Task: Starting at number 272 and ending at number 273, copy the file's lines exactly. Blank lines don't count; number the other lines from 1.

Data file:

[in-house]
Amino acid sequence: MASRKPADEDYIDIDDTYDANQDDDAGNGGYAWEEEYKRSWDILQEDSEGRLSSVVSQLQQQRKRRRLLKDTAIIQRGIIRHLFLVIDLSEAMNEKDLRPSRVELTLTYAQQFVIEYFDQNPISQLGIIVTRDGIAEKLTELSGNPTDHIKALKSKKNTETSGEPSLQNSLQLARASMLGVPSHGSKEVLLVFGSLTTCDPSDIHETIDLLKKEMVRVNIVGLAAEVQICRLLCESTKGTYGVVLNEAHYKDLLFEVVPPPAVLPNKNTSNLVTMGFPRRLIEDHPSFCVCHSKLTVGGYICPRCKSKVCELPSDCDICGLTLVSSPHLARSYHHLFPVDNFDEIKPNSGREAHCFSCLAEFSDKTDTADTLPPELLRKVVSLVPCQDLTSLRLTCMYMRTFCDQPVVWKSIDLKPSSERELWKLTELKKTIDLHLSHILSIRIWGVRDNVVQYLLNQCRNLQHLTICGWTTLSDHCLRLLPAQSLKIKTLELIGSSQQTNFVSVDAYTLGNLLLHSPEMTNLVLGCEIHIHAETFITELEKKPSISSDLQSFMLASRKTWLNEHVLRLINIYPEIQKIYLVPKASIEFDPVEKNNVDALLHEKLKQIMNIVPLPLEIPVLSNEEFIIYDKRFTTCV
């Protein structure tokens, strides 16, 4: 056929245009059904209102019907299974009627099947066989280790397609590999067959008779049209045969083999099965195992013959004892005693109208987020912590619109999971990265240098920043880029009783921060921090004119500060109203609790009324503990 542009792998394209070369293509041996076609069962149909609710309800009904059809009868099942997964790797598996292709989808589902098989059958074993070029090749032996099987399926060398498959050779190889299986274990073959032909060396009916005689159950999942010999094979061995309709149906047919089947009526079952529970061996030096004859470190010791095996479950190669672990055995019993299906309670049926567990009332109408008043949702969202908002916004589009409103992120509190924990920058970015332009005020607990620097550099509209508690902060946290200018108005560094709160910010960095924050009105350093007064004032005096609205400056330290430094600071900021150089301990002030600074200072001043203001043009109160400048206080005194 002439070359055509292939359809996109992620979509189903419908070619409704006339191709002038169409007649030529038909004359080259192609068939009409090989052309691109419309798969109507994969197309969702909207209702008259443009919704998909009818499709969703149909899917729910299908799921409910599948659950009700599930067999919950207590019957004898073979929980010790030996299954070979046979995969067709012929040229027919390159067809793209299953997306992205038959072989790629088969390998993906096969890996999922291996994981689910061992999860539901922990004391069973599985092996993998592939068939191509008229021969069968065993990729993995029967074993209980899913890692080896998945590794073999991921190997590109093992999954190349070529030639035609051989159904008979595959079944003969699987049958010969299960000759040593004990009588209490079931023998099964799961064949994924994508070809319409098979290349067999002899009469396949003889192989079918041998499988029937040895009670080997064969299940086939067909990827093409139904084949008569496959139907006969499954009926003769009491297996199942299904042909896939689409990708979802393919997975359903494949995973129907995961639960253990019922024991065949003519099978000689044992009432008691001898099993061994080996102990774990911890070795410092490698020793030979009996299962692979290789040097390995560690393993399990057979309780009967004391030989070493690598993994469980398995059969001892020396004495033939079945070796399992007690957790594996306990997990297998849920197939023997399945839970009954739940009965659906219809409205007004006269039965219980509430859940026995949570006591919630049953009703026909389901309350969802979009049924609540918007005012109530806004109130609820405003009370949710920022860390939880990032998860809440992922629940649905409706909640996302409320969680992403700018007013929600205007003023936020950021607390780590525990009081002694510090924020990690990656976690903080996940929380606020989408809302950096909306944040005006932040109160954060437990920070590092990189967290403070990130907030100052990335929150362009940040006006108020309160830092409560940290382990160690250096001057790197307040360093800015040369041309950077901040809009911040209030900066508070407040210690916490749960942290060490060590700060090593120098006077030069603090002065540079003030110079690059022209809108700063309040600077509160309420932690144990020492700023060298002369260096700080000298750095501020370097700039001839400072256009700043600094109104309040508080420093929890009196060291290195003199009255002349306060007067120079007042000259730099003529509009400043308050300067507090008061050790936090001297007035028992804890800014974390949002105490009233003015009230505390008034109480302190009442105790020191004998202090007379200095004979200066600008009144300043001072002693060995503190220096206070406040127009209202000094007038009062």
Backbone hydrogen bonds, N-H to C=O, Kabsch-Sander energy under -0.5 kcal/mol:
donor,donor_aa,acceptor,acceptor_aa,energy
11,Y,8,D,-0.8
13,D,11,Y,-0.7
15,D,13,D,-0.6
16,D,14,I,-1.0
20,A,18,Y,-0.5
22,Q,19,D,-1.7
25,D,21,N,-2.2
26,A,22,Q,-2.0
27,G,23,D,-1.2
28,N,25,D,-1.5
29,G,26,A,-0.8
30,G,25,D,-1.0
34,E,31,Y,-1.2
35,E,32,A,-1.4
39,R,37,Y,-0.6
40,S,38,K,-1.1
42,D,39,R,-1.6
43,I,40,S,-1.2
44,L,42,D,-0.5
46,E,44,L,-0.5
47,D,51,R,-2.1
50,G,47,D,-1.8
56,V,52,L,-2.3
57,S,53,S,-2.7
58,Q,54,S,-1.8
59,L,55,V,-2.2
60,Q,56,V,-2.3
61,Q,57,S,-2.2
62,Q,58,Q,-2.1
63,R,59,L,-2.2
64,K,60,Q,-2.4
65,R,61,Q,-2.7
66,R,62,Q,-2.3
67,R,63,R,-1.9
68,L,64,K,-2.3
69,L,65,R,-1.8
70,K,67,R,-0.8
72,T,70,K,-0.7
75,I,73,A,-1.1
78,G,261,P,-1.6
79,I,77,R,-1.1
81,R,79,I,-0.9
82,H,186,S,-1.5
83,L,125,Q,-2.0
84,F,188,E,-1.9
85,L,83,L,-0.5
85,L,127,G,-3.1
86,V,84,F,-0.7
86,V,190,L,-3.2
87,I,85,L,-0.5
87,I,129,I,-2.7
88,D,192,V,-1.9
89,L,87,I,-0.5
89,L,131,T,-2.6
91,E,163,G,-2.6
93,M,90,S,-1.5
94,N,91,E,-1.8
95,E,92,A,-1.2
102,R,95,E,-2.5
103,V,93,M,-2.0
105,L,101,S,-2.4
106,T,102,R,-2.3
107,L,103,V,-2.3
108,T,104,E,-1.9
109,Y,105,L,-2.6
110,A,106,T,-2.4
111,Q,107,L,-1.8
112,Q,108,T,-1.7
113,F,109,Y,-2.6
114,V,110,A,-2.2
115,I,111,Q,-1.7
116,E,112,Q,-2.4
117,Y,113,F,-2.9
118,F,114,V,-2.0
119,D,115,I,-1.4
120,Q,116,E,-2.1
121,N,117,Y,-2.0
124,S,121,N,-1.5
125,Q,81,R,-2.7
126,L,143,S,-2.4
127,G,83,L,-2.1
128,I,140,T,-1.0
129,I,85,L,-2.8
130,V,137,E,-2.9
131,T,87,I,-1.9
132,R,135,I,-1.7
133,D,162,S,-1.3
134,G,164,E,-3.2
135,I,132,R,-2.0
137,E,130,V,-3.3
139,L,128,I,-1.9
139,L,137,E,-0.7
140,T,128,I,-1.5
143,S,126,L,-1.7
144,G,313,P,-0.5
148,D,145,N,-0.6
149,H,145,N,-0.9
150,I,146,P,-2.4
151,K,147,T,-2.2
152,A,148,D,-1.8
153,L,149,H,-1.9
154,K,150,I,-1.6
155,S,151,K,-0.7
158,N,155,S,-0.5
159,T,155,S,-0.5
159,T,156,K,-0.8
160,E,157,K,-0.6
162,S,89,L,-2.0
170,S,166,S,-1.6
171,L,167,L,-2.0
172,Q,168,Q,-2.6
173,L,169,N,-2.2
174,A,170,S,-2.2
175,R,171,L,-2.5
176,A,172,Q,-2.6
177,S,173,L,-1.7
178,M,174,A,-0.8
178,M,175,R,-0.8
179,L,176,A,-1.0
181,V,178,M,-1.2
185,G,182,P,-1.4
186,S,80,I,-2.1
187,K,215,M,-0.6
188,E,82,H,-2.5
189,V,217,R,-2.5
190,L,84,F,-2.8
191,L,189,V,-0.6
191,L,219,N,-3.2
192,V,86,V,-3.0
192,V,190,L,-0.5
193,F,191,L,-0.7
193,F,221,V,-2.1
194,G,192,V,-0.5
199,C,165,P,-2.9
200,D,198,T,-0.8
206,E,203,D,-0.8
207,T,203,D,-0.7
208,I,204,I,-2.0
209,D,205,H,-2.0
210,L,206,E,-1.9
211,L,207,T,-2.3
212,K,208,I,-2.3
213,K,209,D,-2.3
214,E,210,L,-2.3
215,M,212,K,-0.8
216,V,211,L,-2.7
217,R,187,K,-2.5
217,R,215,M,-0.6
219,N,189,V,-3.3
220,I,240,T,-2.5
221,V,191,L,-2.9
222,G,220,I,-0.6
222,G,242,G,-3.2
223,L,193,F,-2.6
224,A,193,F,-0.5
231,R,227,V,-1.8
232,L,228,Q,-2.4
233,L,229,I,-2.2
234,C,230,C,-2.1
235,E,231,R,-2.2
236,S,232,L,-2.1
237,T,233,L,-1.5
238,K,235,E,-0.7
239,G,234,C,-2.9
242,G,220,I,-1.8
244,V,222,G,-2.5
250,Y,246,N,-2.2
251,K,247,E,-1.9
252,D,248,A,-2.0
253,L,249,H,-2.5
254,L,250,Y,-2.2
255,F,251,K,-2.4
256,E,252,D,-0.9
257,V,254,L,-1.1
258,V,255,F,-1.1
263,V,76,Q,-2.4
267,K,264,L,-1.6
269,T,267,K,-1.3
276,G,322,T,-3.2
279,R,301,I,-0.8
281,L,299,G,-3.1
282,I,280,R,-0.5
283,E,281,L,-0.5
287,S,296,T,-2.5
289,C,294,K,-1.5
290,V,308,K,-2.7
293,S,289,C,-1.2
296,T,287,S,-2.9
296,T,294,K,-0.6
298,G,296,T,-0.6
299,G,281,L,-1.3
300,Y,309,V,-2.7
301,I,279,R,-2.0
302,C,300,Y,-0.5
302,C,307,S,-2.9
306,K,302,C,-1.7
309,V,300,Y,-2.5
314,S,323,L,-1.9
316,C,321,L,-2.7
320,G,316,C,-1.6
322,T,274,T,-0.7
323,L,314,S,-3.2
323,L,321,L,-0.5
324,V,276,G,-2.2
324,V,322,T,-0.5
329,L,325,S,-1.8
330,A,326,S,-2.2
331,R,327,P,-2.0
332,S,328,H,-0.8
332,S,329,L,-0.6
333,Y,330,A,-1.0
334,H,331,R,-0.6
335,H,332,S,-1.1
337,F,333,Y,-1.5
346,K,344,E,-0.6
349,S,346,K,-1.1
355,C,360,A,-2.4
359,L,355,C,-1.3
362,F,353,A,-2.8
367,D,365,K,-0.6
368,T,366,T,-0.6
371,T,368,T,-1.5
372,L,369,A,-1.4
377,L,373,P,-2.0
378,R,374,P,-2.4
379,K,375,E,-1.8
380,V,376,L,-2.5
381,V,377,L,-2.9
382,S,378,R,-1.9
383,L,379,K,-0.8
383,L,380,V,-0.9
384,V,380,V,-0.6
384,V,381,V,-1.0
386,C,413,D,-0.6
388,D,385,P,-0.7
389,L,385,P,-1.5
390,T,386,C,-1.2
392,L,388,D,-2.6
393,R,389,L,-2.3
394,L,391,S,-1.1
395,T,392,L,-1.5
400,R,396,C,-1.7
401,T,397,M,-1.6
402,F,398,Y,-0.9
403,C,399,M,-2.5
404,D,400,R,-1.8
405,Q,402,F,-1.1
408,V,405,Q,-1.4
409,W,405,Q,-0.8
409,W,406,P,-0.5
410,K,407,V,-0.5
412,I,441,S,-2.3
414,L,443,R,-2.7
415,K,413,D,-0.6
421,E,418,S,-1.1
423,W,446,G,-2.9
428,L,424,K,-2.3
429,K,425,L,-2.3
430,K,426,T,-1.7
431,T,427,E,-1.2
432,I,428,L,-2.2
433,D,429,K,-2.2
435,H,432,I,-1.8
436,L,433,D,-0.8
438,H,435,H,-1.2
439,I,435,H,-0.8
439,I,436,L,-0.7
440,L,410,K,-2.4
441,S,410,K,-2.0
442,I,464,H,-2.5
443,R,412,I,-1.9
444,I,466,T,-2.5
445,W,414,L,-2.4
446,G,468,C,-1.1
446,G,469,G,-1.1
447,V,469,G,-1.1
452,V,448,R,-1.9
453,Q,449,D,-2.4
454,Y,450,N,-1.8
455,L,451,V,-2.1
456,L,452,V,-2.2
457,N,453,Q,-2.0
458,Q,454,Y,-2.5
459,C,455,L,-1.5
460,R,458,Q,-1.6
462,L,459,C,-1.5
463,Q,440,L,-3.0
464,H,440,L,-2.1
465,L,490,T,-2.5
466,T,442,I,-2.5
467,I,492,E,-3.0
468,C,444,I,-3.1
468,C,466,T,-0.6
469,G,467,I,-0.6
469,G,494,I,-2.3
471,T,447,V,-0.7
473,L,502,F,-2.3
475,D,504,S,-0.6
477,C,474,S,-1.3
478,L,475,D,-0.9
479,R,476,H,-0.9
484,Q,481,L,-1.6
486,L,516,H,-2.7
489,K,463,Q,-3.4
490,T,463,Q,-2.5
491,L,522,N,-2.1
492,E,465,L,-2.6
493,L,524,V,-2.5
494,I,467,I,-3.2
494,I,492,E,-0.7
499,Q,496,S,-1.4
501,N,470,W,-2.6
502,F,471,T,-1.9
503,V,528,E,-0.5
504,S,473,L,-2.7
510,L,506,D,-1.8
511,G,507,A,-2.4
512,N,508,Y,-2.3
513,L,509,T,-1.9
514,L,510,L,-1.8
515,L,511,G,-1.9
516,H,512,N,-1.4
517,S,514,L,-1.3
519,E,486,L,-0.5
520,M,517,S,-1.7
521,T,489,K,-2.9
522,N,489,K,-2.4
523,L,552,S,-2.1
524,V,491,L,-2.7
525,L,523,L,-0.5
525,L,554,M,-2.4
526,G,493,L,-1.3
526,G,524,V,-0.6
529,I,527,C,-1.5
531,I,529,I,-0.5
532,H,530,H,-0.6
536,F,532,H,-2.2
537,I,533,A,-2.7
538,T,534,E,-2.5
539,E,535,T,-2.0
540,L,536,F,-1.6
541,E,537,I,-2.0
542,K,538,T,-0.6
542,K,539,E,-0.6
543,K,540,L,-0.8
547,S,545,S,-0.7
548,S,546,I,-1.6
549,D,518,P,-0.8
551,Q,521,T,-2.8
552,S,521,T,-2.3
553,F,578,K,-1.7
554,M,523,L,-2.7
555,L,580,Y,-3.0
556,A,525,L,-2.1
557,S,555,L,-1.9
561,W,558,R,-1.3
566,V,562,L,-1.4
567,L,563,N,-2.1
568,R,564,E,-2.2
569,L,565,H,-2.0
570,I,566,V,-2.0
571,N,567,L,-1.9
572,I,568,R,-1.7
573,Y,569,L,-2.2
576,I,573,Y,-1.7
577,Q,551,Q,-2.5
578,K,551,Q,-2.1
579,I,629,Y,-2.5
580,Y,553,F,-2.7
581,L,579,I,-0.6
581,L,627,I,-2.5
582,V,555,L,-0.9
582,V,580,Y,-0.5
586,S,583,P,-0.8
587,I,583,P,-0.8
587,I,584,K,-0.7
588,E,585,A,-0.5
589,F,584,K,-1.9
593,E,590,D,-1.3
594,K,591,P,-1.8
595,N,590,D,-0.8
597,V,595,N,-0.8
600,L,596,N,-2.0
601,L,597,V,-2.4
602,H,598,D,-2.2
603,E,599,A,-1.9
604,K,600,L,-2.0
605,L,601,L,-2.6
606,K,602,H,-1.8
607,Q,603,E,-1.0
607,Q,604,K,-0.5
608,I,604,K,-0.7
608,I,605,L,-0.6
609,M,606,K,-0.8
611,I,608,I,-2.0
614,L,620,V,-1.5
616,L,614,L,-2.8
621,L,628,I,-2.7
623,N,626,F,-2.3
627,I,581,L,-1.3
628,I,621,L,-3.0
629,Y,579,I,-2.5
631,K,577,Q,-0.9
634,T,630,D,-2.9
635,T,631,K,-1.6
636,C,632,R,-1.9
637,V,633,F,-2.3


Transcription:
439,I,436,L,-0.7
440,L,410,K,-2.4